22. Leverage Your Freezer – Romaine, strawberries, and avocados, for example, can be frozen and turned into smoothies. Cooked grains and rice can go in sauces, and meat too. Just remember to label and date everything so you remember what it is!   
    23. Feed Friends, Then Consider Animals – I love the idea of a leftover swap or cooking swap with friends and neighbors (you make a double batch of lentil soup, they make double roast chicken, then swap!). If you have animals who can be fed, that is a better use than the compost bin. Maybe you have goats, pigs, chickens nearby who need a meal. Elephants in zoos love pumpkins in the fall! (Seriously, this is a thing, google it).
    24. Order Smarter at Restaurants – Up to a half pound of food is wasted per restaurant meal served. Some of that is in the kitchen, but 17% of that waste is from consumers not joining the clean plate club. So order less, or take home (and use your willpower to eat) those leftovers! If you know a restaurant owner or see a suggestions box, ask them to use smaller plates, serve smaller portions, or consider selling half portions.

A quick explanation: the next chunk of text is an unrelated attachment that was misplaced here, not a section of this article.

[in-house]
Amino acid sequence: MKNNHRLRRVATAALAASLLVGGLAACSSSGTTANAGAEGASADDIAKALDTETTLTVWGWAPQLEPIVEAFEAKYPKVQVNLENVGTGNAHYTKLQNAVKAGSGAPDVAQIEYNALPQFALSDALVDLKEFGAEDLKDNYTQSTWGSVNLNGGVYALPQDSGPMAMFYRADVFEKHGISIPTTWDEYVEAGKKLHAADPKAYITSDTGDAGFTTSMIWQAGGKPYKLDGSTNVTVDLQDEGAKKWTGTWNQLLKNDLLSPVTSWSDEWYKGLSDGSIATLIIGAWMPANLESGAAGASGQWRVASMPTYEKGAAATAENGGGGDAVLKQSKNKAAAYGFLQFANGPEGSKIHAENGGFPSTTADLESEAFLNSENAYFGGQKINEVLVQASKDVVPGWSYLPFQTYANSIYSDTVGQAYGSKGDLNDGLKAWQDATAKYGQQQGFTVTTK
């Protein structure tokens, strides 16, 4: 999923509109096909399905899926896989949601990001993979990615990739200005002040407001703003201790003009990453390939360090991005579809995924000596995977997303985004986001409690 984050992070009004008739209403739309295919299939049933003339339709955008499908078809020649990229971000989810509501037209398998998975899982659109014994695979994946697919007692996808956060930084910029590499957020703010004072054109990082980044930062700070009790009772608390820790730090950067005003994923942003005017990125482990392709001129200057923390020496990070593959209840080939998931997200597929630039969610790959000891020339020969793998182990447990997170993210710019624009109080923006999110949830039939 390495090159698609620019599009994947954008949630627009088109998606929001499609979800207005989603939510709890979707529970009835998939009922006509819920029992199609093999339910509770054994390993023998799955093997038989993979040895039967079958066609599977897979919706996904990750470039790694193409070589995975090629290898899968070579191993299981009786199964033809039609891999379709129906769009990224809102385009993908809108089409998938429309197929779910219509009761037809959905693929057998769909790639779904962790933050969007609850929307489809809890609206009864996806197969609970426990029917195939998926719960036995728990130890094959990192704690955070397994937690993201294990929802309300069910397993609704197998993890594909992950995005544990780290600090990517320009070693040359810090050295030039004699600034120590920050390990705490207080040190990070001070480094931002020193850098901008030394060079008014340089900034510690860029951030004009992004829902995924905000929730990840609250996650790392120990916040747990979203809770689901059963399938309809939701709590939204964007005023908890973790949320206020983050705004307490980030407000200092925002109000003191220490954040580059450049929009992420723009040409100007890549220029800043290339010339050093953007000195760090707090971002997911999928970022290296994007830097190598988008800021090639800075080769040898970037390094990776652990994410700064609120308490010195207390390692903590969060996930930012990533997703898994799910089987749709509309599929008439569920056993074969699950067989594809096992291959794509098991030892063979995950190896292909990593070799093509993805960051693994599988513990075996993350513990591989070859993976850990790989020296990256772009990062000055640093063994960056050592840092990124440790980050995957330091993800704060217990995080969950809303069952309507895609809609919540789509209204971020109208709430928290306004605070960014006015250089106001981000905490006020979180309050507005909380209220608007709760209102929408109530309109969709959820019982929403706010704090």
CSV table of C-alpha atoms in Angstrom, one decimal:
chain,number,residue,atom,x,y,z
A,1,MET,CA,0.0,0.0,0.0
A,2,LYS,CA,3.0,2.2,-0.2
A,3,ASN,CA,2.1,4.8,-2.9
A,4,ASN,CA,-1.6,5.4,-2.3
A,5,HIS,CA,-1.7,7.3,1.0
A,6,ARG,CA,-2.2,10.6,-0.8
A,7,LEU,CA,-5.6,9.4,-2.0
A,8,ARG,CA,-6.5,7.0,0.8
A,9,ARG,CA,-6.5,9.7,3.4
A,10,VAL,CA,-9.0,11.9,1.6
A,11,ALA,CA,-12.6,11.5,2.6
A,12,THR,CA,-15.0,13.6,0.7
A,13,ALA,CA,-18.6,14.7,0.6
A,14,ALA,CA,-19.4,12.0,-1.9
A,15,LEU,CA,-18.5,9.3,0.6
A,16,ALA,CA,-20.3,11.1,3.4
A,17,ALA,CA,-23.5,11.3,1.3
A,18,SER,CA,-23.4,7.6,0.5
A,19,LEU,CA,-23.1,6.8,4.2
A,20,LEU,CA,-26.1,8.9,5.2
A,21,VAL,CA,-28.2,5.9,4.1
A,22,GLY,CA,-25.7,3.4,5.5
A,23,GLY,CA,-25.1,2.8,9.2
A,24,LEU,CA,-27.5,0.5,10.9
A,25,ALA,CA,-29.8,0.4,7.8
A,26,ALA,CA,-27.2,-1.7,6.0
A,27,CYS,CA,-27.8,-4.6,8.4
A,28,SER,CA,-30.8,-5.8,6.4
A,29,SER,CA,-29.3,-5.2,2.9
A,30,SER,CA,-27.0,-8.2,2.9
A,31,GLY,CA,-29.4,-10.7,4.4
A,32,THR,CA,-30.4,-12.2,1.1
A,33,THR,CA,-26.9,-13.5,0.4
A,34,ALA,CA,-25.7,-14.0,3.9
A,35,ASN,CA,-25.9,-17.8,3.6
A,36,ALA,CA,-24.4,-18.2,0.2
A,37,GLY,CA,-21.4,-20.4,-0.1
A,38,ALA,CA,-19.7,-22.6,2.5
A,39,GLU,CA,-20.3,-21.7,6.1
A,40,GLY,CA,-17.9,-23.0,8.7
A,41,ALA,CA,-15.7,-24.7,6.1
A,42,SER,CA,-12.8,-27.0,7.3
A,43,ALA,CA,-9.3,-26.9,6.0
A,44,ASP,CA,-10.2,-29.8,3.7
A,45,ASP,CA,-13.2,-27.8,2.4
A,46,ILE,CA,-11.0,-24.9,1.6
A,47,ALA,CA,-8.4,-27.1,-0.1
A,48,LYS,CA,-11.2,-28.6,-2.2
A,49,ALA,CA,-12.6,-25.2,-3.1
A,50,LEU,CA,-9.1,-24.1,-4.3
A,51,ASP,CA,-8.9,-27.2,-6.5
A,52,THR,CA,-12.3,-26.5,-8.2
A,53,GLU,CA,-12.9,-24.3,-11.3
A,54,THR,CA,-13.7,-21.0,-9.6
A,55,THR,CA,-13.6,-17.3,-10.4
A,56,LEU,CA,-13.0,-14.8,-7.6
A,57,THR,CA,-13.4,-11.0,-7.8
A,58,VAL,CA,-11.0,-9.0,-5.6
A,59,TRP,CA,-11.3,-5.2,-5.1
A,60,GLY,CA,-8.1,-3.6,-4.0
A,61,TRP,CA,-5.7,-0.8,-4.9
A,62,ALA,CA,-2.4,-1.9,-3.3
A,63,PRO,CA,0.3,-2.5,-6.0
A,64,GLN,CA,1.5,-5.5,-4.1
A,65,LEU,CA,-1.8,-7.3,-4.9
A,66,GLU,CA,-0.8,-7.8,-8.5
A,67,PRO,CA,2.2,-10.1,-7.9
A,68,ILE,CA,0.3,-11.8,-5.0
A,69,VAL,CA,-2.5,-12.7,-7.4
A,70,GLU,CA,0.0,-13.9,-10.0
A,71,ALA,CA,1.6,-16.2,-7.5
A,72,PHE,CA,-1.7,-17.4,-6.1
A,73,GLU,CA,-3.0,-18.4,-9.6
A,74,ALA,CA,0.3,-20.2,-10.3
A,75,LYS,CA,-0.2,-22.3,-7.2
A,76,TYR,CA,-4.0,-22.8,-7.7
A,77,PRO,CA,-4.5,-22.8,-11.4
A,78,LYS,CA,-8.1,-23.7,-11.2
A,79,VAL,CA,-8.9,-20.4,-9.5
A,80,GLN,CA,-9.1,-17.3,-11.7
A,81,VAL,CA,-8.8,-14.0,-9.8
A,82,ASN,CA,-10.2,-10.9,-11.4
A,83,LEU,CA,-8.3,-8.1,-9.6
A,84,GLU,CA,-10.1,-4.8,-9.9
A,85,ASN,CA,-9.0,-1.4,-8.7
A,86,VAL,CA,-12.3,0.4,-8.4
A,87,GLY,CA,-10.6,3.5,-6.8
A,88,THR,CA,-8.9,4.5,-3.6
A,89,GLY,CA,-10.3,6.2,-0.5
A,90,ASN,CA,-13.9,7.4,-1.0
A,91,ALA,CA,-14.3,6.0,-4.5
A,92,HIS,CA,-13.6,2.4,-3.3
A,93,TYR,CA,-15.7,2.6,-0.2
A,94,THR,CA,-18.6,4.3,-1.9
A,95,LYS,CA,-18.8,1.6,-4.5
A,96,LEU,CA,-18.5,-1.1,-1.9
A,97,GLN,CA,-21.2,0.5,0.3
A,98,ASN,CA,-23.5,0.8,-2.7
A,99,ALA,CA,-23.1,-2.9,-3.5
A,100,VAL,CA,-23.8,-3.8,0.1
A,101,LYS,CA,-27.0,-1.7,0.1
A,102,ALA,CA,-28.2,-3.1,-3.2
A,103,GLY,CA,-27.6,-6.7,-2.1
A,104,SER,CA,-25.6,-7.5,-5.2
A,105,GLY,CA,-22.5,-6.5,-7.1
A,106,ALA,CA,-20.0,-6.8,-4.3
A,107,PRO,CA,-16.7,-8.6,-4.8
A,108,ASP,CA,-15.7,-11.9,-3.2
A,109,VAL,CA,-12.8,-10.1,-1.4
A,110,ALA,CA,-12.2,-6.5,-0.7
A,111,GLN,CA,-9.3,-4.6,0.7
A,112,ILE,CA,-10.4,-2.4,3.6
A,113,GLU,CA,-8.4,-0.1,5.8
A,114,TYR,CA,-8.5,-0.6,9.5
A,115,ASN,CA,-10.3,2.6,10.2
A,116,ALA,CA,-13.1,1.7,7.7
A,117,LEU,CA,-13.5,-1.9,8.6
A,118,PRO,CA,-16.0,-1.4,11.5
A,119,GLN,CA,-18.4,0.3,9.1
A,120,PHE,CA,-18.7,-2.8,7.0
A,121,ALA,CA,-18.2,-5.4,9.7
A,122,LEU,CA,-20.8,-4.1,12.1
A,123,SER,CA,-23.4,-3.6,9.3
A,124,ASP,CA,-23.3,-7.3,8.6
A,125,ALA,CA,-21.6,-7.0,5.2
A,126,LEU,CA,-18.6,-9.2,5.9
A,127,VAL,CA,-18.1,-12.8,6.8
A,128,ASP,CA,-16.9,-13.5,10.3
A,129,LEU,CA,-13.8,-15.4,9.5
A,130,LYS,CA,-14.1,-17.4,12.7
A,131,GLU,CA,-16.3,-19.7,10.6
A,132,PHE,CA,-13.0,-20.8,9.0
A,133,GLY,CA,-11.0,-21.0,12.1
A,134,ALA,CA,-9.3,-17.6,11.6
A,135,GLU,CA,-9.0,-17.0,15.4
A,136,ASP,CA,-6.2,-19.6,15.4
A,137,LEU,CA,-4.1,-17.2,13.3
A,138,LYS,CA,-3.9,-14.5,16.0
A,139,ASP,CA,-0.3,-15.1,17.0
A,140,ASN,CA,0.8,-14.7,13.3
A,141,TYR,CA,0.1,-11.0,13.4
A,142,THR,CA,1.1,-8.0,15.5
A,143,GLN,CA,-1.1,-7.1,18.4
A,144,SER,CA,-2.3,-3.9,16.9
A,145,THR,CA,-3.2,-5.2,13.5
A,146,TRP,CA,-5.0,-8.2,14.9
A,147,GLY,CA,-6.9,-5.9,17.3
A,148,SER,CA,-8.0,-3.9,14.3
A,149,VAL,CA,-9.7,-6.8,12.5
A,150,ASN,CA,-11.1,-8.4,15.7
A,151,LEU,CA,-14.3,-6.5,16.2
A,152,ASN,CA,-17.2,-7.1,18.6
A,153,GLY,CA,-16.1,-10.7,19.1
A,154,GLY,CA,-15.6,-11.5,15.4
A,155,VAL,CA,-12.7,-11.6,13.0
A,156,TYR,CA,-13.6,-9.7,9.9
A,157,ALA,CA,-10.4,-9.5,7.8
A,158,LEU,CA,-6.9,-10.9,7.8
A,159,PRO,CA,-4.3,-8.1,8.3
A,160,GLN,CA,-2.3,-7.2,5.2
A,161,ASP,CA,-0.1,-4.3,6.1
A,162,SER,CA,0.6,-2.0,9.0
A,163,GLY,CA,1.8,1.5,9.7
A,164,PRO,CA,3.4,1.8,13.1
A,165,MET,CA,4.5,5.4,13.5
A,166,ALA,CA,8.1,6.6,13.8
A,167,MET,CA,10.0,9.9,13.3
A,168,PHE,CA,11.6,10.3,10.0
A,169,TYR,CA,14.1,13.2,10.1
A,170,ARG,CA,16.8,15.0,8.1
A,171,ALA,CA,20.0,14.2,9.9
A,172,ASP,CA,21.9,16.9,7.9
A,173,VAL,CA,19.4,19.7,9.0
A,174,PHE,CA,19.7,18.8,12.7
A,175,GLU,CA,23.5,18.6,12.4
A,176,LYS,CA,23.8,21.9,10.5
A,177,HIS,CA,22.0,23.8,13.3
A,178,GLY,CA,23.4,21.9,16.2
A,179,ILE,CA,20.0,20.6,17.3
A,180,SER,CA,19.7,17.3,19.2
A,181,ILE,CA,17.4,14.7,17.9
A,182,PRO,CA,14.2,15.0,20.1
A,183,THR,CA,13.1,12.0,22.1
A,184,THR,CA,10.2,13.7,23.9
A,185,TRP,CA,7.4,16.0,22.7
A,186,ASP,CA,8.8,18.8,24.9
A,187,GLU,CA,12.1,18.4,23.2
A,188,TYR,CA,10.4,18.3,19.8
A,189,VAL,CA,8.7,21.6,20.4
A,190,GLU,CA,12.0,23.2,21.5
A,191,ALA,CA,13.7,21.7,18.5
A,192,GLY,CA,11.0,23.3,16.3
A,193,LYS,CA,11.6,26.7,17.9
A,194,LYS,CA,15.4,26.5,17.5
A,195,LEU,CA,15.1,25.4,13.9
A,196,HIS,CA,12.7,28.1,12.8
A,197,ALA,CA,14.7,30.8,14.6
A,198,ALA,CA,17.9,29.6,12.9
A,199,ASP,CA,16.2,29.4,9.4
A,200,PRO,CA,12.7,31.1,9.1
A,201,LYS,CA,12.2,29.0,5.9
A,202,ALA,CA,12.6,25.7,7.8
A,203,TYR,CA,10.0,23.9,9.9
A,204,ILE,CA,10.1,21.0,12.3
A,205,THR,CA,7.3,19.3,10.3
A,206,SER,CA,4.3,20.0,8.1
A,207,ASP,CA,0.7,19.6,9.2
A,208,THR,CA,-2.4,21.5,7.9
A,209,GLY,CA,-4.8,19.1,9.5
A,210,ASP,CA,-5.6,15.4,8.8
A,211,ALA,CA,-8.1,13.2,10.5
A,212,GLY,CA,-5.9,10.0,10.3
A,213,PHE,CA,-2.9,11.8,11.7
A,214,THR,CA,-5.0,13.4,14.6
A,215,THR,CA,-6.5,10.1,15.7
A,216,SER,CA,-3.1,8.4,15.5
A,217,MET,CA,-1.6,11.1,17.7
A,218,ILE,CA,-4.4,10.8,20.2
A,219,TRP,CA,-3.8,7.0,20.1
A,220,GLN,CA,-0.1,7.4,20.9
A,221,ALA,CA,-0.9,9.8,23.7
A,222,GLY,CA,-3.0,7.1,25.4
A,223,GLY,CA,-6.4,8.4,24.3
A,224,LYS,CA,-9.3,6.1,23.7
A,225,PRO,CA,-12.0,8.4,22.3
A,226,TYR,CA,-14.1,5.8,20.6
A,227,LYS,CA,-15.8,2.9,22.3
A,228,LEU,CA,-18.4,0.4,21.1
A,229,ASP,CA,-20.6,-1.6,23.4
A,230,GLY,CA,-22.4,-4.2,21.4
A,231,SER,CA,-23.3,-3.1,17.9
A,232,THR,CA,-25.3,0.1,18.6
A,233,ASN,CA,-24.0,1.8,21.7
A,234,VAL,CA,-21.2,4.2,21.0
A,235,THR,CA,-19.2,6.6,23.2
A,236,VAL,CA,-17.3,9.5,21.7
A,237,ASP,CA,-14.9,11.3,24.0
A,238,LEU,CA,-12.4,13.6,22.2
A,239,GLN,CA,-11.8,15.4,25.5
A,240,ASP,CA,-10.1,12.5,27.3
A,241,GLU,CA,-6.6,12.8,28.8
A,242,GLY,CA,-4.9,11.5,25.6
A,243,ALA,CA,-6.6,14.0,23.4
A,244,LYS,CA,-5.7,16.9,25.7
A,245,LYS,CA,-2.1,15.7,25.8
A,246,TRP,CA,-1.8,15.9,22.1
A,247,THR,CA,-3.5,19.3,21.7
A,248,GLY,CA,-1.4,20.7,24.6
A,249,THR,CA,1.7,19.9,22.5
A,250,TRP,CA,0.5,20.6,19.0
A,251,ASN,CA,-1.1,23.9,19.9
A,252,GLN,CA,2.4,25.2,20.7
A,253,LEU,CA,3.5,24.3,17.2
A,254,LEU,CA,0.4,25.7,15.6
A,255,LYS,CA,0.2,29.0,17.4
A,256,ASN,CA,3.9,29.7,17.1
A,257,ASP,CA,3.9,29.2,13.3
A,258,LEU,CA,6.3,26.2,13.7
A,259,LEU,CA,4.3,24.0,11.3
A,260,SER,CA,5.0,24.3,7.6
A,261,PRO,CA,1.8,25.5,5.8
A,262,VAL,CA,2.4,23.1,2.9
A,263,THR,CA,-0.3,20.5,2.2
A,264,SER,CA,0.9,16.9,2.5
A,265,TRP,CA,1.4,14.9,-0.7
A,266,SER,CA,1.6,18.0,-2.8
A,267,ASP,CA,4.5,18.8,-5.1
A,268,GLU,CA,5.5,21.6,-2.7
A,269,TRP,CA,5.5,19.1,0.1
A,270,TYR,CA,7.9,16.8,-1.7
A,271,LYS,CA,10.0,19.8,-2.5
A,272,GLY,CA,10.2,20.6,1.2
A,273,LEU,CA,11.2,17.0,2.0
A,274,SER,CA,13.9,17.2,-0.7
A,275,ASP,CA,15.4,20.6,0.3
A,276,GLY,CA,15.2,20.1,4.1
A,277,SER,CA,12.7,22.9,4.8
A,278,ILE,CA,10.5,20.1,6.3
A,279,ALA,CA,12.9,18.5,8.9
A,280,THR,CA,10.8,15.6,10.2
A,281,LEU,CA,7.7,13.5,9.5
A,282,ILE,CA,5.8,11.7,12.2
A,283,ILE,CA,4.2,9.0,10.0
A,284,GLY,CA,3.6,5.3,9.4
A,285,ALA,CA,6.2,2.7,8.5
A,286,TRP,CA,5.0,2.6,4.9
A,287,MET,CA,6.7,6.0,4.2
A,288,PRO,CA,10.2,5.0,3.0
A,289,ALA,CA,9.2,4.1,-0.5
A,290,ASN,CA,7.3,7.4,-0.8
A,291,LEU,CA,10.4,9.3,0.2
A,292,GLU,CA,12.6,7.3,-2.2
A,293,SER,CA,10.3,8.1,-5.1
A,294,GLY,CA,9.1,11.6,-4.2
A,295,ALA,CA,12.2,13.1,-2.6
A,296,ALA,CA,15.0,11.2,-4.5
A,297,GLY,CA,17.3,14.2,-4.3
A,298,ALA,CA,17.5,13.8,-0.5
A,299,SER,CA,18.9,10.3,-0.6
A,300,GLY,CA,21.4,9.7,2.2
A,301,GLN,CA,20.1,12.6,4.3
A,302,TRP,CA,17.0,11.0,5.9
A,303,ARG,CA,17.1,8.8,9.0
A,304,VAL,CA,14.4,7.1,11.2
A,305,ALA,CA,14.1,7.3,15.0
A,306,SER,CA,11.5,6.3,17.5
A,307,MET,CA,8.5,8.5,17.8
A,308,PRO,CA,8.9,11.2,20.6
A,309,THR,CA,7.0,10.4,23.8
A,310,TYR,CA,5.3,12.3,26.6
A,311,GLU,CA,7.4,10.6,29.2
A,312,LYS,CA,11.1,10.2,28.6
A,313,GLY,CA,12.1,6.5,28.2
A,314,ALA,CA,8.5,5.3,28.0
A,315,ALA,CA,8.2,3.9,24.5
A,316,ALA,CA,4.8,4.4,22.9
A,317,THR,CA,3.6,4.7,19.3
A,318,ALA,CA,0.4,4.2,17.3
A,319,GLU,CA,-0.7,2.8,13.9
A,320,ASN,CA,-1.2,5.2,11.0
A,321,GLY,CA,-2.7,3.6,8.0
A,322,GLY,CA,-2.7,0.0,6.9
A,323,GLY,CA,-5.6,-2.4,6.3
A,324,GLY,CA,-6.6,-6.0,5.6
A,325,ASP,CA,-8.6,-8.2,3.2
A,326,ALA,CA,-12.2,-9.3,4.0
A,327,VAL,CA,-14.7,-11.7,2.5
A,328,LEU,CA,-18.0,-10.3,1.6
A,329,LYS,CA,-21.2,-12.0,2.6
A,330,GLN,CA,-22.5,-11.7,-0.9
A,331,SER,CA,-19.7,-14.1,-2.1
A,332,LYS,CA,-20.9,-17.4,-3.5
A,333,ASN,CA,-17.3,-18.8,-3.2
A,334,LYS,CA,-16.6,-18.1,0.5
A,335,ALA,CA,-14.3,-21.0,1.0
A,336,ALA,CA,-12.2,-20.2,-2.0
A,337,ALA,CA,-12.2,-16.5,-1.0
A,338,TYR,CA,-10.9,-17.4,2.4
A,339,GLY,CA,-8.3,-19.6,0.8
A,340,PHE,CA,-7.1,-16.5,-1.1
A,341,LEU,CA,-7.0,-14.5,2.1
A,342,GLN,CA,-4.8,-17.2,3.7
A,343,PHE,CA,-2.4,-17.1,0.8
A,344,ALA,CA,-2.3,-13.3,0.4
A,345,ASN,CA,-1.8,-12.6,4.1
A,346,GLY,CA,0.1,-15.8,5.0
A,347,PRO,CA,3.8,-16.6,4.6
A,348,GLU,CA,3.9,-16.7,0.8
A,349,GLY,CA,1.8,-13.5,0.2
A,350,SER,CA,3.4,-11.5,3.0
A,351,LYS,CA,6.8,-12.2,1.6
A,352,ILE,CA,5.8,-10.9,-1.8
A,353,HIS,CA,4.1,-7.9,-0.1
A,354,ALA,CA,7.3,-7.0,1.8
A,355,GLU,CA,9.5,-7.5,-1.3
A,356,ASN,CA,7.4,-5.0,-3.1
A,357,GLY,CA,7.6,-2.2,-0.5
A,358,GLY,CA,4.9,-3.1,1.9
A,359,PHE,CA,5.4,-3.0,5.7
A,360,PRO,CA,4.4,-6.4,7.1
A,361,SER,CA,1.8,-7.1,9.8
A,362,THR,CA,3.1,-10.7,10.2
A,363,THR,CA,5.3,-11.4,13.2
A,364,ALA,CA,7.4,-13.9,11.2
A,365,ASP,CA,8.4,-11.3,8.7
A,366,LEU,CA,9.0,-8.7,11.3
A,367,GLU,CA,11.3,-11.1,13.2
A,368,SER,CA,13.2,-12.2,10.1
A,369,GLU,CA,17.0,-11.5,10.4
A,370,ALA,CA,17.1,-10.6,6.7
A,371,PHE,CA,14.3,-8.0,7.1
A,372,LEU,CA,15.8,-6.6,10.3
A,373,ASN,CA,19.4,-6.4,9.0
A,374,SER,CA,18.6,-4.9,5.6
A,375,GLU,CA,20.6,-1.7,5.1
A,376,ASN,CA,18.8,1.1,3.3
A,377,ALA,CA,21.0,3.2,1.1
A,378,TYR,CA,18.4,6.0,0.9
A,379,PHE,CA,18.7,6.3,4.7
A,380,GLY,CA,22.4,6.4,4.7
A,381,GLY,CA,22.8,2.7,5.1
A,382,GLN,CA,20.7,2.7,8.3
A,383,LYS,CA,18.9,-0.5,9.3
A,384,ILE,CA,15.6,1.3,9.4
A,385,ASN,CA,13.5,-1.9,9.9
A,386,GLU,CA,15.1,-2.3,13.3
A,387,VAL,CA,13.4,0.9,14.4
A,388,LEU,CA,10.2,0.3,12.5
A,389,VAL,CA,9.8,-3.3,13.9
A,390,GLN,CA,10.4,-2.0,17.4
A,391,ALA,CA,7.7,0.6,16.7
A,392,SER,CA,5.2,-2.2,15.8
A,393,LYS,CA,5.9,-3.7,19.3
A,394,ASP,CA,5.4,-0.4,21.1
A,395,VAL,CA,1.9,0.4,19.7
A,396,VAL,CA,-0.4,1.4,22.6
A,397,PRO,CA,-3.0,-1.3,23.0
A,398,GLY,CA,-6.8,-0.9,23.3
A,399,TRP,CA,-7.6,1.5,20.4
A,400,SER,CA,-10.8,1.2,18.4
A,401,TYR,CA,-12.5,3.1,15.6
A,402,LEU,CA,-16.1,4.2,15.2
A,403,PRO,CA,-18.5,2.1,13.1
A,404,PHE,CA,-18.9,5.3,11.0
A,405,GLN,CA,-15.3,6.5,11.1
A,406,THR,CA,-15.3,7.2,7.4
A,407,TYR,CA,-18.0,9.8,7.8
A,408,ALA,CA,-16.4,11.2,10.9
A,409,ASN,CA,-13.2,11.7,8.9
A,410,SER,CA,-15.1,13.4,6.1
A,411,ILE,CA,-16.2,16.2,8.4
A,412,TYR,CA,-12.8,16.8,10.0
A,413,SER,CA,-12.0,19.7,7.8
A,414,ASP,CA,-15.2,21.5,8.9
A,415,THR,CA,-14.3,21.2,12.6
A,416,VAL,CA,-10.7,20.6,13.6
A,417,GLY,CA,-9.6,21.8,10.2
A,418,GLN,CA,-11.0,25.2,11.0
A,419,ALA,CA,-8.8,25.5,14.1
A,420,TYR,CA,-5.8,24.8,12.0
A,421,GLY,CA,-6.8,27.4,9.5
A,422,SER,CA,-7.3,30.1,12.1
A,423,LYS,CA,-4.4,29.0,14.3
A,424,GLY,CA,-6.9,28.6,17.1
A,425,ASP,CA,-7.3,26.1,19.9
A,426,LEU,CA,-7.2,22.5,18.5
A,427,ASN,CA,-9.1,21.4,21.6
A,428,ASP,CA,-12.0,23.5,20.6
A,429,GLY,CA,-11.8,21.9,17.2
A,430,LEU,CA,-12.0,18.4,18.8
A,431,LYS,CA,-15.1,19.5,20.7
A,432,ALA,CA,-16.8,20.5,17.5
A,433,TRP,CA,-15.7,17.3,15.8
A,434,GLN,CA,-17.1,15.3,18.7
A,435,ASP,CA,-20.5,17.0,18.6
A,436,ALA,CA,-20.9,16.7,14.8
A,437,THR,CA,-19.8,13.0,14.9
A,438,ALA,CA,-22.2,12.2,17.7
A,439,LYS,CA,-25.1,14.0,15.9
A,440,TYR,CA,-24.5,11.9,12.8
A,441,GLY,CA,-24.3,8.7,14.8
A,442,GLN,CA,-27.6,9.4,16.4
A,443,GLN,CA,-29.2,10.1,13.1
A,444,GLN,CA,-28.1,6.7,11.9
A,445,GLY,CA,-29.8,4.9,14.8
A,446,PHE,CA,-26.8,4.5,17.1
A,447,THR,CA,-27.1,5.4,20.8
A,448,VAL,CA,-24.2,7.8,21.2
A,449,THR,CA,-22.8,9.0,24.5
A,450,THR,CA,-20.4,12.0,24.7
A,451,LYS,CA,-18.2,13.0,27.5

25. Composting is Better – …But only a little. Edible food that gets composted is still wasting the water, gas, labor, growing space, and time that was spent growing that food.
    26. Forget Perfection – This is not a zero sum game. If you have a bad (food waste) day or you just can’t engage your willpower to follow through on leftovers todayIt. Is. Ok. Start again tomorrow. 100% of Ends+Stems users surveyed said that, by being in our community, they thought about food waste at other times in their week. Awareness and effort are the most important first steps to change.

Find me, Chef Alison, on Facebook or Instagram @endsandstems


Alison Mountford is the Founder and CEO of Ends+Stems, a meal planning service designed to reduce household food waste and stop the effects of climate change. Alison has 15 years of experience as a professional chef and entrepreneur. Her first business, an early model in meal delivery, was sold in 2015. She is a 2018 Rubicon Waste Fit Champion. Alison is a San Francisco based advocate for reducing waste, a chef, a food business consultant, and has appeared on many podcasts and radio shows.